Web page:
How to Graft a Rose Bush of Different Colors Step-by-Step

If you know how to graft roses, you can achieve two different flower colors on the same bush. Roses are among the easiest plants to graft, and most bushes are the product of grafting a specific color or type of rose onto a stronger and healthier one. Through grafting, you can also acquire the petal color of an unhealthy plant using a healthy one as the rootstock. The stem of the rose you want to graft onto a different color is called a scion.

Best Time of Year to Graft
The first thing to consider when deciding to graft a rose or experiment with them at home is the time of year. It’s recommended to do this primarily in the summer when the sap runs vigorously throughout the plant. You can also do it if you observe that they grow rapidly and appear fresh and radiant. Now, pay close attention, and we’ll begin the grafting step-by-step.

Step 1
Clean the knife you intend to use for cutting the scions with cleaning alcohol. This will help prevent the spread of disease during transplantation.

Step 2
Cut some stems from the rose bush you wish to combine with others. This is called collecting cuttings. Cut a section of the stem that contains three buds. Trim the piece from the top of the bottom bud and measure two buds, where you should make another cut above the third one.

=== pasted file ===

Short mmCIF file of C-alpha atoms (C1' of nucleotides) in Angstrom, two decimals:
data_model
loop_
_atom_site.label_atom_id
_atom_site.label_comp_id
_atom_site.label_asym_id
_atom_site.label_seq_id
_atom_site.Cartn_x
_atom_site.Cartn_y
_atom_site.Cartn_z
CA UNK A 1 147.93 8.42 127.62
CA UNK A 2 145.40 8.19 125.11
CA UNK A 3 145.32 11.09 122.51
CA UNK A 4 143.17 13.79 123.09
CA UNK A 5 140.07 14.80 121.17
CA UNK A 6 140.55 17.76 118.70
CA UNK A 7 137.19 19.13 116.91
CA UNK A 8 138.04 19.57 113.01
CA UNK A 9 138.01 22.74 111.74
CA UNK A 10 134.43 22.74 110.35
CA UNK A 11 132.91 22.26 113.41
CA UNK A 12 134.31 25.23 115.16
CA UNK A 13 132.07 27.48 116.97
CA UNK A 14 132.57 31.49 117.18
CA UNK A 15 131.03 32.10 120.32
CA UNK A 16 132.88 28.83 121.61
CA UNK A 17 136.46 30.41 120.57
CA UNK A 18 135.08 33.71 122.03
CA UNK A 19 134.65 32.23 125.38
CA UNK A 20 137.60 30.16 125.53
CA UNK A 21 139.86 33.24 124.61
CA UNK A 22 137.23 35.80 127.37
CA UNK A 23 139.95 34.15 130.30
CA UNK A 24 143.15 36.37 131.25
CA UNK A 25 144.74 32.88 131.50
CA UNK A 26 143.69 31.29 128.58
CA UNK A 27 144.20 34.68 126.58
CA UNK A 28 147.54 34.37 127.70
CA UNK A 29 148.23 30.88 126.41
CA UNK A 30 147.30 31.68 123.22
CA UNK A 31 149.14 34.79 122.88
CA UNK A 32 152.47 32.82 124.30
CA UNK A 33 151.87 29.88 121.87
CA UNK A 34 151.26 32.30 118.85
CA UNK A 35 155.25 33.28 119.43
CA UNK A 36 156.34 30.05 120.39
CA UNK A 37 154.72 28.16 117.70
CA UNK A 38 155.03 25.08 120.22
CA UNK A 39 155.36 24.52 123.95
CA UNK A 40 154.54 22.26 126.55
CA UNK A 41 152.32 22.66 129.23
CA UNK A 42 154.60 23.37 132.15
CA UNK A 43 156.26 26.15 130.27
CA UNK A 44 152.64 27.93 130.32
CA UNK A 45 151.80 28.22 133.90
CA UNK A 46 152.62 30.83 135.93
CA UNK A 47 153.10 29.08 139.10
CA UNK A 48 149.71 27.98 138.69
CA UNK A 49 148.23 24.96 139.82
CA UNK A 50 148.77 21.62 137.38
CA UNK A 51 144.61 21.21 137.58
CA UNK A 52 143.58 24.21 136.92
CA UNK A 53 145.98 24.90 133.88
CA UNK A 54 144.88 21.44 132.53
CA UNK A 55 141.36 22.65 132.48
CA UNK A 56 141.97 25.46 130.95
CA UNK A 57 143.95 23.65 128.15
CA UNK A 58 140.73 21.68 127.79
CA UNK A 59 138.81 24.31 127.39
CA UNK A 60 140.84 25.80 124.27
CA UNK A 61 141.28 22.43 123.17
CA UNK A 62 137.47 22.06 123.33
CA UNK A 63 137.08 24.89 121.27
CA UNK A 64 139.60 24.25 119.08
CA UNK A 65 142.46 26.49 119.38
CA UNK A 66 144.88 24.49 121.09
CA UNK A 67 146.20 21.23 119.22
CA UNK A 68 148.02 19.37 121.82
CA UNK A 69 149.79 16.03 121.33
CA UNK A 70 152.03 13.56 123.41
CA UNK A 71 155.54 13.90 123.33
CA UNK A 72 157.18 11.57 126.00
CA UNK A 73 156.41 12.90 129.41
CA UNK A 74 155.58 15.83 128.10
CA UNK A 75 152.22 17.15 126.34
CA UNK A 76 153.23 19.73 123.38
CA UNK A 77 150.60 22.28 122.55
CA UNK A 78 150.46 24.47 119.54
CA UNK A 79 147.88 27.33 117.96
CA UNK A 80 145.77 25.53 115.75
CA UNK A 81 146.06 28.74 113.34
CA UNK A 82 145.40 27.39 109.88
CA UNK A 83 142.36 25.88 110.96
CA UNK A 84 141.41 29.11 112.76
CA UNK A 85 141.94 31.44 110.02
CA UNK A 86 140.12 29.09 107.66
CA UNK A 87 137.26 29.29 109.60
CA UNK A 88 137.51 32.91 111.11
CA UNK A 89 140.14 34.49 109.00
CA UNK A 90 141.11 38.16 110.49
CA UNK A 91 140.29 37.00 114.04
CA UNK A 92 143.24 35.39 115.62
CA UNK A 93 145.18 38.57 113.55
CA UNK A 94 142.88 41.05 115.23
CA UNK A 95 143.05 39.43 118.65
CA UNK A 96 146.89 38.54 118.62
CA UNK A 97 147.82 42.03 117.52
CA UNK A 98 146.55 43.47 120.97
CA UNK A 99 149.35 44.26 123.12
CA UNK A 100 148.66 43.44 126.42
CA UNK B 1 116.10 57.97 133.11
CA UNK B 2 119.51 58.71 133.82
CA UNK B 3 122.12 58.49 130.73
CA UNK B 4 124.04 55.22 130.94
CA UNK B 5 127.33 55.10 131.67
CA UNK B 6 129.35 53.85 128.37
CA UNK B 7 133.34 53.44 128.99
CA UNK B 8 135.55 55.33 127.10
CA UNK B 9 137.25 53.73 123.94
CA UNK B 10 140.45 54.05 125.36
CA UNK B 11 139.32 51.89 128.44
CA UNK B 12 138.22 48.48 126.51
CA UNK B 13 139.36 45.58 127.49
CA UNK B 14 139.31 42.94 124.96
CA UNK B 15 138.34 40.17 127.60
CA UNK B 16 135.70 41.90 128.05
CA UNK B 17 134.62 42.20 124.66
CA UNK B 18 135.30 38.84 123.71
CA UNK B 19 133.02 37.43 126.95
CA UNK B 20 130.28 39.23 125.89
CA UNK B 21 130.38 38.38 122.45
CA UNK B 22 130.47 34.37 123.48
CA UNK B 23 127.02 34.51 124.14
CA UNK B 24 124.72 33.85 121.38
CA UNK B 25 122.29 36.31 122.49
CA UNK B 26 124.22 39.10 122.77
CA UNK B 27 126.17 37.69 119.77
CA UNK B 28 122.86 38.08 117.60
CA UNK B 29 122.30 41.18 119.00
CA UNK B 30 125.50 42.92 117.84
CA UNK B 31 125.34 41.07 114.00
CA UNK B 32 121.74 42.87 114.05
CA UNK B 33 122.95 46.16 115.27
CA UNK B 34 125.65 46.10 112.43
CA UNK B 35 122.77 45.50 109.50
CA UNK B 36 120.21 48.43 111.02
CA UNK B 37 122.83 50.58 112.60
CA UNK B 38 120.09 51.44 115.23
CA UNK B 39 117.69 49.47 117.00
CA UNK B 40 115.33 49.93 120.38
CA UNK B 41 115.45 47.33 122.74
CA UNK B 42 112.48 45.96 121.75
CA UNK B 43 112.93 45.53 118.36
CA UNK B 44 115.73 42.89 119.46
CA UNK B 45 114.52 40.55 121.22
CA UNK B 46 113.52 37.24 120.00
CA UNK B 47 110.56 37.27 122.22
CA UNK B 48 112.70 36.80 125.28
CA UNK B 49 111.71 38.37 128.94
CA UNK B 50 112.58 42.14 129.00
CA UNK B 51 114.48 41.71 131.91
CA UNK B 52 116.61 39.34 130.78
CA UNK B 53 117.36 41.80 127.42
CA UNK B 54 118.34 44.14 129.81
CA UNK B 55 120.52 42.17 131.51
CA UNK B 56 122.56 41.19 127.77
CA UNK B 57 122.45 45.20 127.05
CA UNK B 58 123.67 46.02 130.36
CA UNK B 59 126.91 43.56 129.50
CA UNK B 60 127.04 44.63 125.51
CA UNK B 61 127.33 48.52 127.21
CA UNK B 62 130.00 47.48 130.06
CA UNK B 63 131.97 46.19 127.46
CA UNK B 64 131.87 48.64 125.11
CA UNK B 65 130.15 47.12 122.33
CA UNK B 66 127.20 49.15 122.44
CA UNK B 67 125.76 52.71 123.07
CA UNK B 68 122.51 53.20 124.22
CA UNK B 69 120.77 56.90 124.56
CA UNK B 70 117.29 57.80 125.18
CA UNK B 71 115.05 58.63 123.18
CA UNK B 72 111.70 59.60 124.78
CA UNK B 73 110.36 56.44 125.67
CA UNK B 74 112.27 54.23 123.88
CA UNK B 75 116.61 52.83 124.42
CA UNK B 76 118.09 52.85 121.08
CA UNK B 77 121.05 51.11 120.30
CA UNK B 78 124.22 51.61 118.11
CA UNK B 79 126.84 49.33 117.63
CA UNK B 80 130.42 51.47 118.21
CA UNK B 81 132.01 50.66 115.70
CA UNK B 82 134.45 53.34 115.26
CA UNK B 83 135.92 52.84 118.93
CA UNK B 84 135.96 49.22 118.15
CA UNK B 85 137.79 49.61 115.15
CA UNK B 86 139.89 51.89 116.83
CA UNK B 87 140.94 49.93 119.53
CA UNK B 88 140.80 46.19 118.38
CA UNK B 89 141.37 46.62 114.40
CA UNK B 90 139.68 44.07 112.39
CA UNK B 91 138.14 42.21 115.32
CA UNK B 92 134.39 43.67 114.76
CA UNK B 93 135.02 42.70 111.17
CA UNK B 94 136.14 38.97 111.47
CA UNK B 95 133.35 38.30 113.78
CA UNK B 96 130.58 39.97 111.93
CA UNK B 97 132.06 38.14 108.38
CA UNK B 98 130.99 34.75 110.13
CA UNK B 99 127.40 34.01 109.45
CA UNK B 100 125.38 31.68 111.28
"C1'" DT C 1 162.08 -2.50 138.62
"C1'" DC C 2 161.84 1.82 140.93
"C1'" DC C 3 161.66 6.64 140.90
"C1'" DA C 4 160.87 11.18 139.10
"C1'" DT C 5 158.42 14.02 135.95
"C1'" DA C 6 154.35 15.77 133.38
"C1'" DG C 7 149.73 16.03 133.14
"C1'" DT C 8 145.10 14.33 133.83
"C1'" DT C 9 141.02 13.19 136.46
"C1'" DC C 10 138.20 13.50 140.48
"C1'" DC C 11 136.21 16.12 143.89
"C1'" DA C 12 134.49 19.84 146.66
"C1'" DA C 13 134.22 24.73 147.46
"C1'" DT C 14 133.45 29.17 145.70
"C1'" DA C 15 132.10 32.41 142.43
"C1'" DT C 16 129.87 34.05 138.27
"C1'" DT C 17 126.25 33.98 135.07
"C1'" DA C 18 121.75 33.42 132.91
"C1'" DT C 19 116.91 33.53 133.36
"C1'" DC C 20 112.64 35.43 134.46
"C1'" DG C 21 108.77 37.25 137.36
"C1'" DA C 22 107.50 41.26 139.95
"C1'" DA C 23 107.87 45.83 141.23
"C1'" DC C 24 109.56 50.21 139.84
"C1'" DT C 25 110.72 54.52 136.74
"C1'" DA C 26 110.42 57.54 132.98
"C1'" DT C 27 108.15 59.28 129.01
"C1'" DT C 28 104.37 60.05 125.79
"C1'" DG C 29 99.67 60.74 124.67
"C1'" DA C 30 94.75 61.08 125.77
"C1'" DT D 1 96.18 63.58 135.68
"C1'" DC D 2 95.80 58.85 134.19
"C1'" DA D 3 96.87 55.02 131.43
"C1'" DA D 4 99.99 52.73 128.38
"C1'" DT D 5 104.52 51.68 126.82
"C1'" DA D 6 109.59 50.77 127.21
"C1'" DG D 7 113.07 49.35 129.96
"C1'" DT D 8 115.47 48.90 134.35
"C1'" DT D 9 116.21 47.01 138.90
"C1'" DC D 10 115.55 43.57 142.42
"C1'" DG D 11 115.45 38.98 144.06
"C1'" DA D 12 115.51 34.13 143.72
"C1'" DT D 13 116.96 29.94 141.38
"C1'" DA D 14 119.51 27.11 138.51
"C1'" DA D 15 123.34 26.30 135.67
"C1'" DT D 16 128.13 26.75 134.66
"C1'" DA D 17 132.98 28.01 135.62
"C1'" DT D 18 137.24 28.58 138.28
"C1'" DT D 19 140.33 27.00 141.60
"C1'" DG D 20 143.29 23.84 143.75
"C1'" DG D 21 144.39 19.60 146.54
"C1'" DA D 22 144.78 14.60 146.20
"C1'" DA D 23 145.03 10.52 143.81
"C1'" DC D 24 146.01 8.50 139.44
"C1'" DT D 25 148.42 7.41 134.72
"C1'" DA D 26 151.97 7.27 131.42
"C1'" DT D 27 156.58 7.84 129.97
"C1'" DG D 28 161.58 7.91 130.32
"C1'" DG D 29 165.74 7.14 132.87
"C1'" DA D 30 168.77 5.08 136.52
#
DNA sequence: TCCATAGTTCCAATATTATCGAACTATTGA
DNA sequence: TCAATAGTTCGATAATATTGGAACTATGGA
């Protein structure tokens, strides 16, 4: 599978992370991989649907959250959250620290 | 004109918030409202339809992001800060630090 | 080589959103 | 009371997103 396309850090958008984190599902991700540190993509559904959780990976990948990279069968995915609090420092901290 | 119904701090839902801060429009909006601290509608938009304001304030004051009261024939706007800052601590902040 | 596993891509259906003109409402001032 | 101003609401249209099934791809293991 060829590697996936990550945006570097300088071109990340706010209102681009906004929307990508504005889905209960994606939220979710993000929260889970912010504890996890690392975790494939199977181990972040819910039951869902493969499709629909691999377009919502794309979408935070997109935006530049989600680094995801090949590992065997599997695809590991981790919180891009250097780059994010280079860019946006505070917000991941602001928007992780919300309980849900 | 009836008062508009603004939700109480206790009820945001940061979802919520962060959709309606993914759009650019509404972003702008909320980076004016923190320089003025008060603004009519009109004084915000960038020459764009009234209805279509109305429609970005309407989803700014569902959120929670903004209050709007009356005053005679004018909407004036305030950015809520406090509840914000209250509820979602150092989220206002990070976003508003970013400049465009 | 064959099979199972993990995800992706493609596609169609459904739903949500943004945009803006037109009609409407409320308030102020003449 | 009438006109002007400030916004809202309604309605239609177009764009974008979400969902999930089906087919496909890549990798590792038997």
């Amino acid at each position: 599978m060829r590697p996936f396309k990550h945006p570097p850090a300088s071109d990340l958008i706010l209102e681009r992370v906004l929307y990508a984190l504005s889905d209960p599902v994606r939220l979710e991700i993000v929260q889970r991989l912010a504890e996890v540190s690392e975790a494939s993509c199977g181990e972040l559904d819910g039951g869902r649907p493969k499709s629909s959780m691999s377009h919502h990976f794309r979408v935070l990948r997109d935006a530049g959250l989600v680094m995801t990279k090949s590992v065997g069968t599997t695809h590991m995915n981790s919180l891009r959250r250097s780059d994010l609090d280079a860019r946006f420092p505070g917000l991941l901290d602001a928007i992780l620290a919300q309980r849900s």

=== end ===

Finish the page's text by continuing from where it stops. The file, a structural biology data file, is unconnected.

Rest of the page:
Step 3
Using a utility knife, carve a “V” shape at the bottom end of the scion.

Step 4
Choose one of the woody stems from the rose plant you want to use as a base. This should be a biennial plant strain. Using new growths won’t work. Trim the top of the stem and make a one-centimeter-deep cut in the middle of the stem.

Step 5
Insert the scion into the cut you made on the rootstock’s trunk. Tightly wrap the graft with adhesive tape. The graft should take between four to six weeks to settle. Repeat these steps to add more grafts to the rootstock plant. The new rose colors will grow only on the grafted stems.

Post-transplant Care

  • Water grafted plants abundantly and frequently, aiming to keep the soil constantly moist for the first 15 days.
  • It’s recommended to trim the first shoots from the stem until the plant stabilizes, about the first 2 or 4 shoots, to aid the graft’s consolidation.
  • Remove the tape on its own when the graft starts to grow.
  • Care should be taken to ensure they are supplied with a substrate of smoke and compost.
  • Roses generally require space, air, and sunlight to thrive.

Now that you’re informed, there’s no excuse not to graft and obtain beautifully colored roses.

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